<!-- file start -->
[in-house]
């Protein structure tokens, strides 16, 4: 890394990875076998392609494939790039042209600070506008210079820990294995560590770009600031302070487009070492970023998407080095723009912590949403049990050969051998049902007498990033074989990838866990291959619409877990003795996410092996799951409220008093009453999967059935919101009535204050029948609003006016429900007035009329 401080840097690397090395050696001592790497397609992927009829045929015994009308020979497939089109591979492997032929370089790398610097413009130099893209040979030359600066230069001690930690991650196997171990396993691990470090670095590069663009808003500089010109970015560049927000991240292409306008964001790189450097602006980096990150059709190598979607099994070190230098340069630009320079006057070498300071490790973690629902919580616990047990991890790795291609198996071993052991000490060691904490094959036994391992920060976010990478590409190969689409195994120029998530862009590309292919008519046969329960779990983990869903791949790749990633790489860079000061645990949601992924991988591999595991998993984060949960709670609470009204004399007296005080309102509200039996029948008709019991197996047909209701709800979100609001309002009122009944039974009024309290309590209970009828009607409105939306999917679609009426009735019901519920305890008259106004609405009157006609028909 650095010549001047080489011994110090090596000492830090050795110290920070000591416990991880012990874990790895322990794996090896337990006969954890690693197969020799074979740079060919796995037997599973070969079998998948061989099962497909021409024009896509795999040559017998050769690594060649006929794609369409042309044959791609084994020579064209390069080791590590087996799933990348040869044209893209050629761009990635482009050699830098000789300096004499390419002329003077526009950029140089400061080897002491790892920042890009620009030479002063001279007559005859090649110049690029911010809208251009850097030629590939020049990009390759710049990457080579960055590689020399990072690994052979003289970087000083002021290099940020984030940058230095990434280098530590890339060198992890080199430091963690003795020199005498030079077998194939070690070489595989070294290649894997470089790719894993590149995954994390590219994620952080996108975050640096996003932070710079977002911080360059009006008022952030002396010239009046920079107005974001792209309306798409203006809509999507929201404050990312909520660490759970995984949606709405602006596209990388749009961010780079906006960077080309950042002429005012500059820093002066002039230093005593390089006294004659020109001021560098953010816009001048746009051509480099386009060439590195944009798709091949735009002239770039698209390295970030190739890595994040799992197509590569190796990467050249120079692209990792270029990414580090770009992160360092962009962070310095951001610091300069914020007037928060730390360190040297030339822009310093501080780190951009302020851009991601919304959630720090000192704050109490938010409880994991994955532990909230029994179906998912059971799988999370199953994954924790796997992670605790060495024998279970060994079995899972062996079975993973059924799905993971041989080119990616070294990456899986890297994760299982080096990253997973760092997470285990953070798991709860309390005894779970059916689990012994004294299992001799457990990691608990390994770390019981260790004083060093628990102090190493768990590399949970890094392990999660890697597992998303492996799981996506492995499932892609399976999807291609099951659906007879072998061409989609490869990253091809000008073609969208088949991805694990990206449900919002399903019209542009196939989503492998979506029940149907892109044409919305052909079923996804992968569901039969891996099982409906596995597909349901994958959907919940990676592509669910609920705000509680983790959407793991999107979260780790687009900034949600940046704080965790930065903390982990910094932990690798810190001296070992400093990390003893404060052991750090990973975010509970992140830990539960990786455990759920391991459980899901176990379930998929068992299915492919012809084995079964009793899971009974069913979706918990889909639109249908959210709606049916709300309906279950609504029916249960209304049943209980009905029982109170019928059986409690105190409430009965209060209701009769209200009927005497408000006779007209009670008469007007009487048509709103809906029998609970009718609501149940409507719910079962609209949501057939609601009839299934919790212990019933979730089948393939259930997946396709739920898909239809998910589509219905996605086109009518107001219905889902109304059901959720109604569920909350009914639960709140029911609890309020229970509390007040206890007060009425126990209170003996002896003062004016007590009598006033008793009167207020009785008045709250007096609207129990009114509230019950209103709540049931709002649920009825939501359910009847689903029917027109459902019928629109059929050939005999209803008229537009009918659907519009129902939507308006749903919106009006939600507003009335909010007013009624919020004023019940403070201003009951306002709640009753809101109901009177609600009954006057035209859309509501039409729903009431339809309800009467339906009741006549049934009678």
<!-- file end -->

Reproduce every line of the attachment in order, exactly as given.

[in-house]
């Protein structure tokens, strides 16, 4: 890394990875076998392609494939790039042209600070506008210079820990294995560590770009600031302070487009070492970023998407080095723009912590949403049990050969051998049902007498990033074989990838866990291959619409877990003795996410092996799951409220008093009453999967059935919101009535204050029948609003006016429900007035009329 401080840097690397090395050696001592790497397609992927009829045929015994009308020979497939089109591979492997032929370089790398610097413009130099893209040979030359600066230069001690930690991650196997171990396993691990470090670095590069663009808003500089010109970015560049927000991240292409306008964001790189450097602006980096990150059709190598979607099994070190230098340069630009320079006057070498300071490790973690629902919580616990047990991890790795291609198996071993052991000490060691904490094959036994391992920060976010990478590409190969689409195994120029998530862009590309292919008519046969329960779990983990869903791949790749990633790489860079000061645990949601992924991988591999595991998993984060949960709670609470009204004399007296005080309102509200039996029948008709019991197996047909209701709800979100609001309002009122009944039974009024309290309590209970009828009607409105939306999917679609009426009735019901519920305890008259106004609405009157006609028909 650095010549001047080489011994110090090596000492830090050795110290920070000591416990991880012990874990790895322990794996090896337990006969954890690693197969020799074979740079060919796995037997599973070969079998998948061989099962497909021409024009896509795999040559017998050769690594060649006929794609369409042309044959791609084994020579064209390069080791590590087996799933990348040869044209893209050629761009990635482009050699830098000789300096004499390419002329003077526009950029140089400061080897002491790892920042890009620009030479002063001279007559005859090649110049690029911010809208251009850097030629590939020049990009390759710049990457080579960055590689020399990072690994052979003289970087000083002021290099940020984030940058230095990434280098530590890339060198992890080199430091963690003795020199005498030079077998194939070690070489595989070294290649894997470089790719894993590149995954994390590219994620952080996108975050640096996003932070710079977002911080360059009006008022952030002396010239009046920079107005974001792209309306798409203006809509999507929201404050990312909520660490759970995984949606709405602006596209990388749009961010780079906006960077080309950042002429005012500059820093002066002039230093005593390089006294004659020109001021560098953010816009001048746009051509480099386009060439590195944009798709091949735009002239770039698209390295970030190739890595994040799992197509590569190796990467050249120079692209990792270029990414580090770009992160360092962009962070310095951001610091300069914020007037928060730390360190040297030339822009310093501080780190951009302020851009991601919304959630720090000192704050109490938010409880994991994955532990909230029994179906998912059971799988999370199953994954924790796997992670605790060495024998279970060994079995899972062996079975993973059924799905993971041989080119990616070294990456899986890297994760299982080096990253997973760092997470285990953070798991709860309390005894779970059916689990012994004294299992001799457990990691608990390994770390019981260790004083060093628990102090190493768990590399949970890094392990999660890697597992998303492996799981996506492995499932892609399976999807291609099951659906007879072998061409989609490869990253091809000008073609969208088949991805694990990206449900919002399903019209542009196939989503492998979506029940149907892109044409919305052909079923996804992968569901039969891996099982409906596995597909349901994958959907919940990676592509669910609920705000509680983790959407793991999107979260780790687009900034949600940046704080965790930065903390982990910094932990690798810190001296070992400093990390003893404060052991750090990973975010509970992140830990539960990786455990759920391991459980899901176990379930998929068992299915492919012809084995079964009793899971009974069913979706918990889909639109249908959210709606049916709300309906279950609504029916249960209304049943209980009905029982109170019928059986409690105190409430009965209060209701009769209200009927005497408000006779007209009670008469007007009487048509709103809906029998609970009718609501149940409507719910079962609209949501057939609601009839299934919790212990019933979730089948393939259930997946396709739920898909239809998910589509219905996605086109009518107001219905889902109304059901959720109604569920909350009914639960709140029911609890309020229970509390007040206890007060009425126990209170003996002896003062004016007590009598006033008793009167207020009785008045709250007096609207129990009114509230019950209103709540049931709002649920009825939501359910009847689903029917027109459902019928629109059929050939005999209803008229537009009918659907519009129902939507308006749903919106009006939600507003009335909010007013009624919020004023019940403070201003009951306002709640009753809101109901009177609600009954006057035209859309509501039409729903009431339809309800009467339906009741006549049934009678």